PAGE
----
What Changes Under Turkey's New Constitution
Turkey on Sunday narrowly voted in a historic referendum to approve a new constitution granting President Recep Tayyip Erdogan greater powers,...
Turkey on Sunday narrowly voted in a historic referendum to approve a new constitution granting President Recep Tayyip Erdogan greater powers, according to almost complete results.
Critics have long denounced the move as part of a grab by Erdogan for one-man rule, but supporters say it simply puts Turkey in line with France and the United States and is needed for efficient government.
Erdogan hailed a "historic decision" after unofficial results showed a narrow 51-49 win for the 'Yes' camp but the opposition immediately vowed to challenge the outcome, alleging violations.
He has denounced as "lies" opposition claims that parliament would be neutralised and the judiciary would come under his political authority after the changes.
What will change in the new 18-article constitution for the nation of 79 million people, which will replace the current document adopted in 1982 after the 1980 military coup?
More powers for President Erdogan
The president would have strengthened executive powers to appoint top public officials including ministers directly.
The president would also be able to assign one or several vice presidents. The office and position of prime minister, currently held by Binali Yildirim, would be scrapped.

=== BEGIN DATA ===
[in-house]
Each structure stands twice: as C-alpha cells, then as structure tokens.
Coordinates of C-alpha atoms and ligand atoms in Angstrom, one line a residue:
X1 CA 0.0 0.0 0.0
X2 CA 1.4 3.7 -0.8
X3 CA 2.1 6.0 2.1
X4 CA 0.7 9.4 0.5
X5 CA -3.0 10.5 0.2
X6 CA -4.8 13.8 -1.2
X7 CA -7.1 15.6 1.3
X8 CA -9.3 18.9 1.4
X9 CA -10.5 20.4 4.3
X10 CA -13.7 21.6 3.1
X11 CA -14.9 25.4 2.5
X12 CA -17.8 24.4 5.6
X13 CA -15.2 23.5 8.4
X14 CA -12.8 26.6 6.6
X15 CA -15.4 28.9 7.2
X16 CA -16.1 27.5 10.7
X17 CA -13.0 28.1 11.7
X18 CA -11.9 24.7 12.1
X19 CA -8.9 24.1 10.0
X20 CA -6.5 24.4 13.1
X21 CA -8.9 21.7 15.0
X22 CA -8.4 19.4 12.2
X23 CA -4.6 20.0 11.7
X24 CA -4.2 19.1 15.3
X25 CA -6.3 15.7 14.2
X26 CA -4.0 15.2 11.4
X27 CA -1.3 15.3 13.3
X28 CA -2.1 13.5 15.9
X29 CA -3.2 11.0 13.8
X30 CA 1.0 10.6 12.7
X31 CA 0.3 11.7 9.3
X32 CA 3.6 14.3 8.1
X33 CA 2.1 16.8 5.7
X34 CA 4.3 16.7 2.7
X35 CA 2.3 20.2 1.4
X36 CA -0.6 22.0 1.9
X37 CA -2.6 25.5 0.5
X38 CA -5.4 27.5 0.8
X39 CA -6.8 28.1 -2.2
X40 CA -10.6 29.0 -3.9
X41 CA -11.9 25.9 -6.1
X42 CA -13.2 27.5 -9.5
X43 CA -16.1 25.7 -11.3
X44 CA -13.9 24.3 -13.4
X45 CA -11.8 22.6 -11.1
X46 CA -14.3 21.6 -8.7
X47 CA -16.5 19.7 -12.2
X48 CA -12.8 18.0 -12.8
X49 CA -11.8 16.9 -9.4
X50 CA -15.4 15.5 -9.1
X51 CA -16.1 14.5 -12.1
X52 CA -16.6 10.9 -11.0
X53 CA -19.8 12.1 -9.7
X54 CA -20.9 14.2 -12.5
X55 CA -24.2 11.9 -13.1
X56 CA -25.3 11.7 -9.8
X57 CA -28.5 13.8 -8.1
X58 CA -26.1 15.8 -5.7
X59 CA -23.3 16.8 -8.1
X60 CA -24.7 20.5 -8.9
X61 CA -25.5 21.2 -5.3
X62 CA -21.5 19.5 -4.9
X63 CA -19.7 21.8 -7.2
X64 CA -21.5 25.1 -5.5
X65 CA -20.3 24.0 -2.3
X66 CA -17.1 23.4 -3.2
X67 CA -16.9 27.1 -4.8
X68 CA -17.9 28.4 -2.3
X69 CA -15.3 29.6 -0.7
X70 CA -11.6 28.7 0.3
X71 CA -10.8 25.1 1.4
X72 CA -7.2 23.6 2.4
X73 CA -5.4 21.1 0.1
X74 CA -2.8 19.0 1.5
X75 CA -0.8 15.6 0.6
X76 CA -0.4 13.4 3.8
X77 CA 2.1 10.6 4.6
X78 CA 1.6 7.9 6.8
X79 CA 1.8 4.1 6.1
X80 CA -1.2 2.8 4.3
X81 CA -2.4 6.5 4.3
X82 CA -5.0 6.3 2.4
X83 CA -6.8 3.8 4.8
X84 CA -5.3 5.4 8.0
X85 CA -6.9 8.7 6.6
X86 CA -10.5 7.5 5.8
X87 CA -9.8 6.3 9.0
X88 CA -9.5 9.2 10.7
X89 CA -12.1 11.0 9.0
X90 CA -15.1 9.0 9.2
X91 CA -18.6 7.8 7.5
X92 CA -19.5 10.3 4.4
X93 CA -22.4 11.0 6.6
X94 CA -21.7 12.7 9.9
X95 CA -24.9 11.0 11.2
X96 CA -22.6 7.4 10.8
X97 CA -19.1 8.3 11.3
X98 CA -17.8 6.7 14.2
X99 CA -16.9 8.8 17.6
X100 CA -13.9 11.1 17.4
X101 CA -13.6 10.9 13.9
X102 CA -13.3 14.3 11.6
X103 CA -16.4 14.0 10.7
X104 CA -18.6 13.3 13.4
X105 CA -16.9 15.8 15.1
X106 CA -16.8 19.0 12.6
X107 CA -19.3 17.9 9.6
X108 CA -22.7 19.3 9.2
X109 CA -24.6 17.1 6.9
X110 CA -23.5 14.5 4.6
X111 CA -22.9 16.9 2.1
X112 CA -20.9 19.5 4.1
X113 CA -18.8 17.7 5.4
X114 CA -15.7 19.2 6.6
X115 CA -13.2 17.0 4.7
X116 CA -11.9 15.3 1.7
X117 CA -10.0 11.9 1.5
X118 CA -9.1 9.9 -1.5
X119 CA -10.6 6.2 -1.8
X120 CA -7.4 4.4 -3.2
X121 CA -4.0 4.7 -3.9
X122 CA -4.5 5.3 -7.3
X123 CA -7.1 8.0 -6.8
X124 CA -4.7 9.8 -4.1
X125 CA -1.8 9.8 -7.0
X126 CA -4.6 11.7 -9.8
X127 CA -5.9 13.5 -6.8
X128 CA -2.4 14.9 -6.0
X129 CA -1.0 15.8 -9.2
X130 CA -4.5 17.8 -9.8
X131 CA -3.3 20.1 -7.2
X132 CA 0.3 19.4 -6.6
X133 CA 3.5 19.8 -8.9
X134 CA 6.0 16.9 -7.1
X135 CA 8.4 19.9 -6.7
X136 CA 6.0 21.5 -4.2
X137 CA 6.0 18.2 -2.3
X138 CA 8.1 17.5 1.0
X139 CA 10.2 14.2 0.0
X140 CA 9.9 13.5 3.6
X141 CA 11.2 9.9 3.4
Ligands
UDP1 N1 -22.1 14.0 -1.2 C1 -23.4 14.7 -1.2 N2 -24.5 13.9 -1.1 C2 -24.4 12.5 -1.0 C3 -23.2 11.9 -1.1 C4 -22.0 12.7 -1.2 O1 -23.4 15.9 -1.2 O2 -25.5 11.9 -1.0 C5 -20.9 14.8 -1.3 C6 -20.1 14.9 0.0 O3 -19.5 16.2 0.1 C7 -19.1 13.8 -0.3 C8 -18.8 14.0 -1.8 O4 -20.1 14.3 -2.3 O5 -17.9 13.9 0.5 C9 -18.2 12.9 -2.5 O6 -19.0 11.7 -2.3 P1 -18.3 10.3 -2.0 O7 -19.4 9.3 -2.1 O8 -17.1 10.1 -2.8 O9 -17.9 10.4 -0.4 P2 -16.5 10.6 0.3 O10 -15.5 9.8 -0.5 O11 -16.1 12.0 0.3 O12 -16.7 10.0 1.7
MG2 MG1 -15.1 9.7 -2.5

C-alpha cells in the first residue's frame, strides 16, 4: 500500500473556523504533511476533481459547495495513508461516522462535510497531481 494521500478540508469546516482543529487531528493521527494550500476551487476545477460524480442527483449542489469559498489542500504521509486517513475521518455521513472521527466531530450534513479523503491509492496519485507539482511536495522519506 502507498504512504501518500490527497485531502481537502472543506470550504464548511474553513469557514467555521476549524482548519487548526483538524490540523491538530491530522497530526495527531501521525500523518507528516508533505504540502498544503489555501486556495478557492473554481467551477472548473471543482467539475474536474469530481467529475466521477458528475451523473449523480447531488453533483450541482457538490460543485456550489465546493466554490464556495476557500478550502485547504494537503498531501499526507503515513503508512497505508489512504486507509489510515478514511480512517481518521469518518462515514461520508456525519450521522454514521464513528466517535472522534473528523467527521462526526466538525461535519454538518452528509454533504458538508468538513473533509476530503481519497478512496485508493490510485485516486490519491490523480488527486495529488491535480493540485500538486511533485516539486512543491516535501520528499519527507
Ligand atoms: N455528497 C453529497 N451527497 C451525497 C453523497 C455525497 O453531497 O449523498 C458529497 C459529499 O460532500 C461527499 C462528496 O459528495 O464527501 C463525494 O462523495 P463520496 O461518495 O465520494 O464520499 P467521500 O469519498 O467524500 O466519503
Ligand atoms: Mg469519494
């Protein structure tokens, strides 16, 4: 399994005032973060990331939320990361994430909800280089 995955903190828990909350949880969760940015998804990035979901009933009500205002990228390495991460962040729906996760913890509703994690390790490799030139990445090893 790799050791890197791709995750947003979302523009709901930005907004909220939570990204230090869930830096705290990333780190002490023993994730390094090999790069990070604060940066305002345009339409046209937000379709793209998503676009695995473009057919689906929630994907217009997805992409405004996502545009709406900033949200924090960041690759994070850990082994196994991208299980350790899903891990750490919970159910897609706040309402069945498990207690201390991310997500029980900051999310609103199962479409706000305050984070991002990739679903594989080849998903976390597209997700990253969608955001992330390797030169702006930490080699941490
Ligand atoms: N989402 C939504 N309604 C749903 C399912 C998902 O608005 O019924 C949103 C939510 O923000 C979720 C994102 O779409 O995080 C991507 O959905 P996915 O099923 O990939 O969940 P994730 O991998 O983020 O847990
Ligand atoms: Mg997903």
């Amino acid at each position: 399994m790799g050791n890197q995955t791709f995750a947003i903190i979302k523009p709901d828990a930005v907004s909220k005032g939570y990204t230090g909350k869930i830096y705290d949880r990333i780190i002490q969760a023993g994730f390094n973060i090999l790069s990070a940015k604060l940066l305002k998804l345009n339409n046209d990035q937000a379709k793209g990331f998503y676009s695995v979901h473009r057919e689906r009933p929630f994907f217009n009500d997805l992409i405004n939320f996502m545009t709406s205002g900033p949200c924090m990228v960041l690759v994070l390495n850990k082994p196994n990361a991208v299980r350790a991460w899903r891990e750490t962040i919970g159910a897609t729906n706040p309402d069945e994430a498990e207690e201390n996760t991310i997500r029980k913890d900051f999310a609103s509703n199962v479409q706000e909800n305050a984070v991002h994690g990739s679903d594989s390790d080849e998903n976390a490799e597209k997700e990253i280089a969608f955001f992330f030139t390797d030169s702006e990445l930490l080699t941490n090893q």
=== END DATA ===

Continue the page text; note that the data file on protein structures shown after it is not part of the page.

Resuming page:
There would be a shake-up in the judiciary, which Erdogan has accused of being influenced by supporters of his ally-turned-foe, the US-based Islamic preacher Fethullah Gulen.
Gulen is blamed for the July failed military coup against Erdogan but denies the government's accusations.
The president and parliament would together be able to choose four members of the Supreme Board of Judges and Prosecutors (HSYK), a key judicial council that appoints and removes personnel in the judiciary.
Parliament will choose seven members on its own in what would be renamed the Board of Judges and Prosecutors (HSK).
Military courts, which have convicted officers and even sentenced former prime minister Adnan Menderes to death following the 1960 coup, would be banned.
Longer state of emergency
A state of emergency would be imposed in the event of an "uprising against the homeland" or "acts of violence which put the nation in... danger of being divided".
The president would decide whether or not to impose a state of emergency and then present it to the parliament.
Initially the emergency would last six months -- as opposed to three now -- then it could be extended by parliament after a presidential request for four months at a time.
Turkey has twice extended the current state of emergency imposed after the July 15 coup bid.
President Erdogan can rejoin AKP
The number of members of parliament will rise to 600 from 550 while the minimum age limit for MPs will also be lowered to 18 from 25.
Legislative elections would take place once every five years -- instead of four -- and on the same day as the presidential poll.
Parliament will still have power to enact, modify and remove legislation. If the president were accused or suspected of a crime, then parliament could request an investigation.
The president will also have to be a Turkish citizen aged at least 40, and can be a member of a political party.
Currently the president must be impartial and without party favour, although opponents have accused Erdogan of blatantly flouting this rule.
The change will again allow Erdogan to become leader of the ruling Justice and Development Party (AKP) that he co-founded.
President Erdogan in power to 2029?
Erdogan was elected president in August 2014 after more than a decade as prime minister, in the first ever direct election for a Turkish head of state.
The new constitution states that the next presidential and parliamentary elections are to be held simultaneously on November 3, 2019.
The president would have a maximum of two five-year terms -- so Erdogan could stay in power for another two terms until 2029.